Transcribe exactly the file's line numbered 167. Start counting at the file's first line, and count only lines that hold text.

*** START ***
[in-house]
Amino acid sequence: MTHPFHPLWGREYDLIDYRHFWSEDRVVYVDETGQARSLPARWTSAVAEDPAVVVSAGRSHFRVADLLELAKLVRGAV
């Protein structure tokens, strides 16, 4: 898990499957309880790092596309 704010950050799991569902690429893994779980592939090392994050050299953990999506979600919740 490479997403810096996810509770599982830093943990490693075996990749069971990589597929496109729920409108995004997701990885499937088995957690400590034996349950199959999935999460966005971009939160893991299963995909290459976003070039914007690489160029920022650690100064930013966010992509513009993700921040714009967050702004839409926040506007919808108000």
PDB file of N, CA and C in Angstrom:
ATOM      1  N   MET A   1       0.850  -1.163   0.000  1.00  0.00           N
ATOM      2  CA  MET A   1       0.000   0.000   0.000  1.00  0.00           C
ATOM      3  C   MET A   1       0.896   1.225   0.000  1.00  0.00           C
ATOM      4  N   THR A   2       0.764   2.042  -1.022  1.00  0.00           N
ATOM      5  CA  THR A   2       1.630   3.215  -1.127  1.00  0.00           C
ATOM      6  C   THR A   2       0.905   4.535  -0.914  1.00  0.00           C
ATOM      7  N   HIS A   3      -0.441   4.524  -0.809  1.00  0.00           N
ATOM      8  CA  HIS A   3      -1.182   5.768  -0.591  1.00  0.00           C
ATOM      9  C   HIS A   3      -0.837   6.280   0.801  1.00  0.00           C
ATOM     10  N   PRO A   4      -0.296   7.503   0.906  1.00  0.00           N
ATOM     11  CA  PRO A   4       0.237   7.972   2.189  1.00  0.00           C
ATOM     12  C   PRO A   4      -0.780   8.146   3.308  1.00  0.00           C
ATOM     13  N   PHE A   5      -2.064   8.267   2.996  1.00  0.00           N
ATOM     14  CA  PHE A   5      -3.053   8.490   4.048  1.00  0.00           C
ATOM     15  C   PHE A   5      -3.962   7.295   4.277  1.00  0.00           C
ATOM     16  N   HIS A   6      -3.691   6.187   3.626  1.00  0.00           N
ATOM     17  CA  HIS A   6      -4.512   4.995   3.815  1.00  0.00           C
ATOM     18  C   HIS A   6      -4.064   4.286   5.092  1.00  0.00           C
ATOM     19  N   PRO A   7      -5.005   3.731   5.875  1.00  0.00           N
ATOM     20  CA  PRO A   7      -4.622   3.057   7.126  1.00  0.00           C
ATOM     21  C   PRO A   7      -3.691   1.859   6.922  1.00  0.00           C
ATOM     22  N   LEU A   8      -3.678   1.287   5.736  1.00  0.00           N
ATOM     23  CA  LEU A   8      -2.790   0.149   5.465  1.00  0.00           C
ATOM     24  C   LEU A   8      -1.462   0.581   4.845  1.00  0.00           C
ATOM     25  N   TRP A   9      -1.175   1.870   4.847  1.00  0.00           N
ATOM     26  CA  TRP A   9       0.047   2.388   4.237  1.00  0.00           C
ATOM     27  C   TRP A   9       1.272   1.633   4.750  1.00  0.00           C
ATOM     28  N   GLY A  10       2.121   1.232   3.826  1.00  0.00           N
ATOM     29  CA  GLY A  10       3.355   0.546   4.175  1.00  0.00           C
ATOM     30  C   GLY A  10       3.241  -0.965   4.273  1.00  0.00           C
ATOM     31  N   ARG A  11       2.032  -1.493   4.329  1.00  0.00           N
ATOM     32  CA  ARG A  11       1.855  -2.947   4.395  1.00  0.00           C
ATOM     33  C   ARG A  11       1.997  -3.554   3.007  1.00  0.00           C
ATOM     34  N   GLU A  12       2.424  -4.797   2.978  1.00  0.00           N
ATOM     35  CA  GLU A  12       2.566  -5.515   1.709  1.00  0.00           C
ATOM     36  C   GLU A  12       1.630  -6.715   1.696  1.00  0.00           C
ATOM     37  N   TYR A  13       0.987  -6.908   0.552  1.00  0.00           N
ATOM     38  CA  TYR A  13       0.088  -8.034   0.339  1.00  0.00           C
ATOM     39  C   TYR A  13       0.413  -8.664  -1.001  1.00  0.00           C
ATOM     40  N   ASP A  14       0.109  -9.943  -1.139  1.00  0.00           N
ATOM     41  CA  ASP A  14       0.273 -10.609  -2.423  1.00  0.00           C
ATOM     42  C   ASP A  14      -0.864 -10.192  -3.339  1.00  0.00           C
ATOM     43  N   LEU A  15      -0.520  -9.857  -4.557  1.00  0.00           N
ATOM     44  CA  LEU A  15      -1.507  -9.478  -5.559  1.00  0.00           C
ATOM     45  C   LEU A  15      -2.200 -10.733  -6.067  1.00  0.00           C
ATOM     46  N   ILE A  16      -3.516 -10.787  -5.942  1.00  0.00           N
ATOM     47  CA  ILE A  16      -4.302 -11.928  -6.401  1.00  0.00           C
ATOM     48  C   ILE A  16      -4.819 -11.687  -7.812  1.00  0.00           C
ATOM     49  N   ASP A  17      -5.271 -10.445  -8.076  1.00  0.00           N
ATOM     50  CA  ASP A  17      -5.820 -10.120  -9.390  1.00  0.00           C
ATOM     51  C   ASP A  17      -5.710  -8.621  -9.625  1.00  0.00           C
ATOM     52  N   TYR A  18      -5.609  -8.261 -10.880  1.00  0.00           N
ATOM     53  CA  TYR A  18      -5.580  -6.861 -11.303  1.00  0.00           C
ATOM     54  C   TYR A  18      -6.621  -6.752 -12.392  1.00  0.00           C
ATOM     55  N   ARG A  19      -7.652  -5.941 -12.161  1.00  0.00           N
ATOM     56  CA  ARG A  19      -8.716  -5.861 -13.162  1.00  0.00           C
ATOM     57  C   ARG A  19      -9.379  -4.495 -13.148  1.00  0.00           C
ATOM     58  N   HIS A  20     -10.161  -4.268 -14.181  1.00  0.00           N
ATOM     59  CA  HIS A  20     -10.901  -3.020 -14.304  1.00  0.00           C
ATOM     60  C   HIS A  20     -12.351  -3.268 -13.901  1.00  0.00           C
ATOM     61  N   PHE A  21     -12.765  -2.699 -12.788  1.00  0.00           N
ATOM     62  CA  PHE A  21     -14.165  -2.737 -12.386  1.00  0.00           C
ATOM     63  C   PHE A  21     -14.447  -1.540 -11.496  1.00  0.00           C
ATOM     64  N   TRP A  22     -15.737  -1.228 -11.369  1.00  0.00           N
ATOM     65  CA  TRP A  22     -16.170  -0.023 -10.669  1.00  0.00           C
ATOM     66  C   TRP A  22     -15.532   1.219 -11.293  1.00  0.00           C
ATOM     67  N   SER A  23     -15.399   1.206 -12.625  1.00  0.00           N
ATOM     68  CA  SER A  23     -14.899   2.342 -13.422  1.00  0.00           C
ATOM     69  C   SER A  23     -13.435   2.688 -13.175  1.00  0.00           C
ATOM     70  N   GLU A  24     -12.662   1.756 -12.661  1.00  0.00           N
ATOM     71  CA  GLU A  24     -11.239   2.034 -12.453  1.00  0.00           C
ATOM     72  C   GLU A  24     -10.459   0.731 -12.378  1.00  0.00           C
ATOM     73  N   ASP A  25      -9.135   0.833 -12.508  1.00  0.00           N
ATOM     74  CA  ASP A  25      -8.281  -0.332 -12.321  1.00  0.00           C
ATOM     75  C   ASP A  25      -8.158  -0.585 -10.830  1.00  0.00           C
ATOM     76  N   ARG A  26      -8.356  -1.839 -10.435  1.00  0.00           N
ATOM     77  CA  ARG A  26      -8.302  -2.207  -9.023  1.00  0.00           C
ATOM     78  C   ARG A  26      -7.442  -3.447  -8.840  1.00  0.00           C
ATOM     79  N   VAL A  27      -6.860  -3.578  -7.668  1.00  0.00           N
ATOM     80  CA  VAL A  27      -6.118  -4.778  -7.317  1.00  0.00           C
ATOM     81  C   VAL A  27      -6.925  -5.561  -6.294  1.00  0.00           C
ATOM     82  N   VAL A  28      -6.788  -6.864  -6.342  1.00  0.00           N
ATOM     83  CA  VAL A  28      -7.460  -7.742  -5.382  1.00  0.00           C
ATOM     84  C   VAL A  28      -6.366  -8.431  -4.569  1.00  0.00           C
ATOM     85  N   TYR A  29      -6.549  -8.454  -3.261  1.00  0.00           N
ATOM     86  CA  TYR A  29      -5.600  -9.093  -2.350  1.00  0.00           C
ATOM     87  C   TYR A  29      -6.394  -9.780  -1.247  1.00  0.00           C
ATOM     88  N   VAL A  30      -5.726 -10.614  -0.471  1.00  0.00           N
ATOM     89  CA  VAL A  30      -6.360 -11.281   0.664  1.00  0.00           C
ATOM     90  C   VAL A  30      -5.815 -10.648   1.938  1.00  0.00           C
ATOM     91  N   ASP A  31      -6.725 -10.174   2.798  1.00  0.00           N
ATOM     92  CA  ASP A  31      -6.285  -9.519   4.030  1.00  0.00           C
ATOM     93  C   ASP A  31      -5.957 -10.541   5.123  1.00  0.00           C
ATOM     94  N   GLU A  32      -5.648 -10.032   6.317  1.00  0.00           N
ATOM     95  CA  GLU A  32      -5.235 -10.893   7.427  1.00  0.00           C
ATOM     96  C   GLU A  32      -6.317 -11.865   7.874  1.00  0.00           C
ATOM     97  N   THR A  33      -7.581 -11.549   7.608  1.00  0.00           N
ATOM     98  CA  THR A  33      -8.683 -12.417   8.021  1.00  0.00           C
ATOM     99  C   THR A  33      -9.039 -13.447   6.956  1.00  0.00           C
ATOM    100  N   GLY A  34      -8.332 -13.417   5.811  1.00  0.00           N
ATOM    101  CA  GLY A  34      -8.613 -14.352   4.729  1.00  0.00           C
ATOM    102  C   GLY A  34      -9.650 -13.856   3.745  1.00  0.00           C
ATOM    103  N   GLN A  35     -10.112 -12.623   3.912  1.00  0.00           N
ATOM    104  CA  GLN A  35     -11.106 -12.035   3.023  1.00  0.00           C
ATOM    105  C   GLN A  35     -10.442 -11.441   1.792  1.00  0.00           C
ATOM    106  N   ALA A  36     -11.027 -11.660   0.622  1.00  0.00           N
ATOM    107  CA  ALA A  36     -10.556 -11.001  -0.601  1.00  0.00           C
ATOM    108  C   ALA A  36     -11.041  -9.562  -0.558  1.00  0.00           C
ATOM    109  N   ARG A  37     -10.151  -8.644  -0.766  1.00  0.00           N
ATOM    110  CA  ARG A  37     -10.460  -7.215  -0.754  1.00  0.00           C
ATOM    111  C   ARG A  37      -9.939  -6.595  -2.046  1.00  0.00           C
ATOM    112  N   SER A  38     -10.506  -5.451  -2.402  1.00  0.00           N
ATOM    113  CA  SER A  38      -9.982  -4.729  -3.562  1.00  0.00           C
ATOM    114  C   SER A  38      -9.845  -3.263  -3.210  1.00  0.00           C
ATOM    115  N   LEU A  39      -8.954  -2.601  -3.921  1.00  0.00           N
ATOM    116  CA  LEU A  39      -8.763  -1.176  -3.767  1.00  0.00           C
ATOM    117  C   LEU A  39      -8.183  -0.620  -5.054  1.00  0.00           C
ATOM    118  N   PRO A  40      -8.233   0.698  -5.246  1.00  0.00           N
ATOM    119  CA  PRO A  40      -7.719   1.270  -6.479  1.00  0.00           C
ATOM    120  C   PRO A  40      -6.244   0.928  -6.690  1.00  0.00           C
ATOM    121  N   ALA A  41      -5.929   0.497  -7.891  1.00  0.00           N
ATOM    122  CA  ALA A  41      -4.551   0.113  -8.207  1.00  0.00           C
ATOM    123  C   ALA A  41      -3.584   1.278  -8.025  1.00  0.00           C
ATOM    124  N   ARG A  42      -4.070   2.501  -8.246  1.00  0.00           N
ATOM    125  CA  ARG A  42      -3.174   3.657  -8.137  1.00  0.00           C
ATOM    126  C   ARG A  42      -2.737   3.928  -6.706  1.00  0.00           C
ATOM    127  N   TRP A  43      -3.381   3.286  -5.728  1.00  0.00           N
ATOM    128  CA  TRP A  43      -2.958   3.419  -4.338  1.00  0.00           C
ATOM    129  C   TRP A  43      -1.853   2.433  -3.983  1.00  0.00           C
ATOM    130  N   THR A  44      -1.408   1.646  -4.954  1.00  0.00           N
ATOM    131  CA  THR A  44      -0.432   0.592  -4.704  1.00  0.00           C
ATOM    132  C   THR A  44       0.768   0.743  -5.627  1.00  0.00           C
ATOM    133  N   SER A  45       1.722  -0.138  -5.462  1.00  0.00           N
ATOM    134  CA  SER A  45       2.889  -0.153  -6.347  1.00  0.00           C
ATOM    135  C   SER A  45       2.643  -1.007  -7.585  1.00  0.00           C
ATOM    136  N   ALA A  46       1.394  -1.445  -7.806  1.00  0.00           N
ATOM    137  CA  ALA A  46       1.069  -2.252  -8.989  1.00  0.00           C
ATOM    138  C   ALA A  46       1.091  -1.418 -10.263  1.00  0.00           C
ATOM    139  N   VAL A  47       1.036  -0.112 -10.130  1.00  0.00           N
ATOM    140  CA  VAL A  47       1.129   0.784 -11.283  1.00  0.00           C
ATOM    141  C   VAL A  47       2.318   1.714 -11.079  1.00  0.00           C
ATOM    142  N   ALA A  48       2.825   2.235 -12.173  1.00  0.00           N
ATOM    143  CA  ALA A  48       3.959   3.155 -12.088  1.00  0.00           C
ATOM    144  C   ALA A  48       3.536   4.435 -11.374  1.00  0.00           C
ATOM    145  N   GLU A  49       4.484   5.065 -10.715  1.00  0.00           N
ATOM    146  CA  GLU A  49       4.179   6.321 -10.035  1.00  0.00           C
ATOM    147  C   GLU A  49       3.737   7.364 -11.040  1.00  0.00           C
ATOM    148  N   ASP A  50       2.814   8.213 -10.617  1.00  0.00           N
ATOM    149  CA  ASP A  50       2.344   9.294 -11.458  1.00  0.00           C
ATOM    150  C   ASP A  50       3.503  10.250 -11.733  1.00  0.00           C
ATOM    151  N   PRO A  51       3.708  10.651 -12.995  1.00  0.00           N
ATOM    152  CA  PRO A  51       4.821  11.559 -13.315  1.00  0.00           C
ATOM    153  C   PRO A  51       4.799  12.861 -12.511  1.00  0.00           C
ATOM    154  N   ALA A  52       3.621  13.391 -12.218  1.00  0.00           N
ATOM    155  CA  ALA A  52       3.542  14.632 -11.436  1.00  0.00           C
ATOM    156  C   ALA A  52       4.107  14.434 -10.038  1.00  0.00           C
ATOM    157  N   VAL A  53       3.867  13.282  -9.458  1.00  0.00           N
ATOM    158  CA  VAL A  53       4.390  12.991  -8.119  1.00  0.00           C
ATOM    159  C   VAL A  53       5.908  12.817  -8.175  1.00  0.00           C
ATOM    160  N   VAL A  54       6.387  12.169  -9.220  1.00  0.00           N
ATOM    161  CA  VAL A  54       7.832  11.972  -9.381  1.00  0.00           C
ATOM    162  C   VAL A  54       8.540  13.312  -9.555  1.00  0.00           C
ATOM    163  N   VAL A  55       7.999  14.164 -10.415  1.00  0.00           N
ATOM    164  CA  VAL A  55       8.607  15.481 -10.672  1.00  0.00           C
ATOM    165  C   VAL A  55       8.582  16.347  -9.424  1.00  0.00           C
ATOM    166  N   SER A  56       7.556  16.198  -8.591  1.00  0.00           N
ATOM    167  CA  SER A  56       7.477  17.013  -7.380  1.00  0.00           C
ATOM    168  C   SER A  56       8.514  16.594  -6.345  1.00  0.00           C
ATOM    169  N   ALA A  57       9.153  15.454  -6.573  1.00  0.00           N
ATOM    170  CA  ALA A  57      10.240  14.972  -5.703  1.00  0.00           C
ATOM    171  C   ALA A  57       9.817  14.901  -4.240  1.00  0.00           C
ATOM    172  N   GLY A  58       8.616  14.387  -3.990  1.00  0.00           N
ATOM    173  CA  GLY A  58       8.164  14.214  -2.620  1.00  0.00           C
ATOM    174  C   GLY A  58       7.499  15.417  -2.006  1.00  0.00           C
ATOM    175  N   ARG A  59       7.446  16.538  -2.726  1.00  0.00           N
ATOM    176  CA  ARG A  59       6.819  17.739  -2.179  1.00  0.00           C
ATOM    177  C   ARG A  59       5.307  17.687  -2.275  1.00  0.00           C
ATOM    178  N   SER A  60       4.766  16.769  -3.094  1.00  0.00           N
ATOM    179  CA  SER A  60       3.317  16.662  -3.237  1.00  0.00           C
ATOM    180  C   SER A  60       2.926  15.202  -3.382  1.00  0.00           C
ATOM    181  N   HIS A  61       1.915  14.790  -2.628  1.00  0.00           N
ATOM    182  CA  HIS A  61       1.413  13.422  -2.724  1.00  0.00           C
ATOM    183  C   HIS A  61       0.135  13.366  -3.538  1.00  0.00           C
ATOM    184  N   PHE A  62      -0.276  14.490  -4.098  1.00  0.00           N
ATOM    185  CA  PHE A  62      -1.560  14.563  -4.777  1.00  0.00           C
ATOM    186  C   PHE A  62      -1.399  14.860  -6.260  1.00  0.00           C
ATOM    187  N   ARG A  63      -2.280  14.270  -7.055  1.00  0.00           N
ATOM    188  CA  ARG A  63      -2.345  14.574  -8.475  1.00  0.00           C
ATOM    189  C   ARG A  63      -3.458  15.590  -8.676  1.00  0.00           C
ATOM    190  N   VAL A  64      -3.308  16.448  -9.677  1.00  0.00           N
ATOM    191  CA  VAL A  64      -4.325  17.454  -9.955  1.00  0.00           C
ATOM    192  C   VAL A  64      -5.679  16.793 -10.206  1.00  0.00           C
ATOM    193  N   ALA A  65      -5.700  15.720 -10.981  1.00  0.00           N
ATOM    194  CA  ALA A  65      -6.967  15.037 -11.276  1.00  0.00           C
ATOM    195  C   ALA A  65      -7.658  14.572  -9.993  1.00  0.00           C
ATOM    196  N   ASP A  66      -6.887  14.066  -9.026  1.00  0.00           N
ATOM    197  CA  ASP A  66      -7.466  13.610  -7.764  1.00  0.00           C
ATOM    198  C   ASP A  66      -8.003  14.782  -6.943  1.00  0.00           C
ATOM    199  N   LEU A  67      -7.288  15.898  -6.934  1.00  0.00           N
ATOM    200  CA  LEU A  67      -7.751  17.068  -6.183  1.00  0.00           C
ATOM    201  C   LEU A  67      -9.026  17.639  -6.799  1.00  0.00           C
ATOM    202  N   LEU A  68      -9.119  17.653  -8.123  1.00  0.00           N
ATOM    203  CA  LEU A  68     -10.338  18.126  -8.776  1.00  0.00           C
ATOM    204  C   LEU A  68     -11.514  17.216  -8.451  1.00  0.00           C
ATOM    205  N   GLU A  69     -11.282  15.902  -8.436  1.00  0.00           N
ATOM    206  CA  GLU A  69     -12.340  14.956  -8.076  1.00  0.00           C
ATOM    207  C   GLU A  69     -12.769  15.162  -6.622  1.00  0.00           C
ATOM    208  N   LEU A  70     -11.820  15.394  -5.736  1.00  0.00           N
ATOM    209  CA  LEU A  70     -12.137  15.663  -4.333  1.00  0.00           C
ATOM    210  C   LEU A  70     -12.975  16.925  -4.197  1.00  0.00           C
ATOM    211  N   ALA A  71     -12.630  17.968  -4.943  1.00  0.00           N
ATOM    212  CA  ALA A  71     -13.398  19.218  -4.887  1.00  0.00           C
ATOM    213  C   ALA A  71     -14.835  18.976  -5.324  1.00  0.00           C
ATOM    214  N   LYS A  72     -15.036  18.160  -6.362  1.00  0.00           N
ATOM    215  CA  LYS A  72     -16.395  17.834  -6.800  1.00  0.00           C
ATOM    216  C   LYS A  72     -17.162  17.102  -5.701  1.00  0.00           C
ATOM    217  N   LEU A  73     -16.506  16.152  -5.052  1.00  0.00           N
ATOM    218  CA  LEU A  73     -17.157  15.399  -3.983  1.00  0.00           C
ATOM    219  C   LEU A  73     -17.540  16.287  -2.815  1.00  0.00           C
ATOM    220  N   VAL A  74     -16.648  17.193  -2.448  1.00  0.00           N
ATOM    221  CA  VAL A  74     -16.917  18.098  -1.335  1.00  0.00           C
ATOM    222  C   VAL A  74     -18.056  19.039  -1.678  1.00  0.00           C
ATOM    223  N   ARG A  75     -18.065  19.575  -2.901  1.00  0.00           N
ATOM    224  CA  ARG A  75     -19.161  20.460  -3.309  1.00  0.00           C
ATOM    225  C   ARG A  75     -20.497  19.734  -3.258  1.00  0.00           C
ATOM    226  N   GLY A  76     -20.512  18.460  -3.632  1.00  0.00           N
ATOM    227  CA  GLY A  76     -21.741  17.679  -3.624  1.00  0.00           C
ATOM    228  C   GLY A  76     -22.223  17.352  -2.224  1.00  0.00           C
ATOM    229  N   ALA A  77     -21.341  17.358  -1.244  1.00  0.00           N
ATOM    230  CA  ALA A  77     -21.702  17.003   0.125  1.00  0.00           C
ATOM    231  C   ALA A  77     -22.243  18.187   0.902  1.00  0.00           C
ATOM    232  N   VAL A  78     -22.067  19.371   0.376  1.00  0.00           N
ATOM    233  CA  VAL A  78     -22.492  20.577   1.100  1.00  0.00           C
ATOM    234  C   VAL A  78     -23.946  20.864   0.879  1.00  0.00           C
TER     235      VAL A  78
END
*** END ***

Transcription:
ATOM    163  N   VAL A  55       7.999  14.164 -10.415  1.00  0.00           N